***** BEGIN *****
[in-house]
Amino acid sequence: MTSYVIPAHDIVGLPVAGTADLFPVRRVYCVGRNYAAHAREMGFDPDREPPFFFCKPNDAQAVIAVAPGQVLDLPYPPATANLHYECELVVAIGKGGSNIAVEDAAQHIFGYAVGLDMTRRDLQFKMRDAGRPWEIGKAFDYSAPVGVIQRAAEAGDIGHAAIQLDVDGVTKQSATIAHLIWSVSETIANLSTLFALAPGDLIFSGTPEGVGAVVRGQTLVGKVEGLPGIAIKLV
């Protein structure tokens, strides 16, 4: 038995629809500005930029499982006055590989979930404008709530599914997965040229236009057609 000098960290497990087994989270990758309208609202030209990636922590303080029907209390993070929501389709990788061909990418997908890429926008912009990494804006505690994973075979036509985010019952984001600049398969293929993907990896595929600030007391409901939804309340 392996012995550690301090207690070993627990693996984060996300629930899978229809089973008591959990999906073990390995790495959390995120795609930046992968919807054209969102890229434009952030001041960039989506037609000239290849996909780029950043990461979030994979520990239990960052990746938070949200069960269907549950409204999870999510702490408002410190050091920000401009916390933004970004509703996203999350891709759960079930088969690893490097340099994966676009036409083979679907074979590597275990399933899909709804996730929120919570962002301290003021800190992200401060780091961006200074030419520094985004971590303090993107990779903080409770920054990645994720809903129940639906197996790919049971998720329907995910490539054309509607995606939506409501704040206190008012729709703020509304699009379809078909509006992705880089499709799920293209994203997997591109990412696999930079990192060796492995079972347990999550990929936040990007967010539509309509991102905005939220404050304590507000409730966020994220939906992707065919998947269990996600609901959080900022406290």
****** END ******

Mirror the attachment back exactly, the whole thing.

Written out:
[in-house]
Amino acid sequence: MTSYVIPAHDIVGLPVAGTADLFPVRRVYCVGRNYAAHAREMGFDPDREPPFFFCKPNDAQAVIAVAPGQVLDLPYPPATANLHYECELVVAIGKGGSNIAVEDAAQHIFGYAVGLDMTRRDLQFKMRDAGRPWEIGKAFDYSAPVGVIQRAAEAGDIGHAAIQLDVDGVTKQSATIAHLIWSVSETIANLSTLFALAPGDLIFSGTPEGVGAVVRGQTLVGKVEGLPGIAIKLV
């Protein structure tokens, strides 16, 4: 038995629809500005930029499982006055590989979930404008709530599914997965040229236009057609 000098960290497990087994989270990758309208609202030209990636922590303080029907209390993070929501389709990788061909990418997908890429926008912009990494804006505690994973075979036509985010019952984001600049398969293929993907990896595929600030007391409901939804309340 392996012995550690301090207690070993627990693996984060996300629930899978229809089973008591959990999906073990390995790495959390995120795609930046992968919807054209969102890229434009952030001041960039989506037609000239290849996909780029950043990461979030994979520990239990960052990746938070949200069960269907549950409204999870999510702490408002410190050091920000401009916390933004970004509703996203999350891709759960079930088969690893490097340099994966676009036409083979679907074979590597275990399933899909709804996730929120919570962002301290003021800190992200401060780091961006200074030419520094985004971590303090993107990779903080409770920054990645994720809903129940639906197996790919049971998720329907995910490539054309509607995606939506409501704040206190008012729709703020509304699009379809078909509006992705880089499709799920293209994203997997591109990412696999930079990192060796492995079972347990999550990929936040990007967010539509309509991102905005939220404050304590507000409730966020994220939906992707065919998947269990996600609901959080900022406290």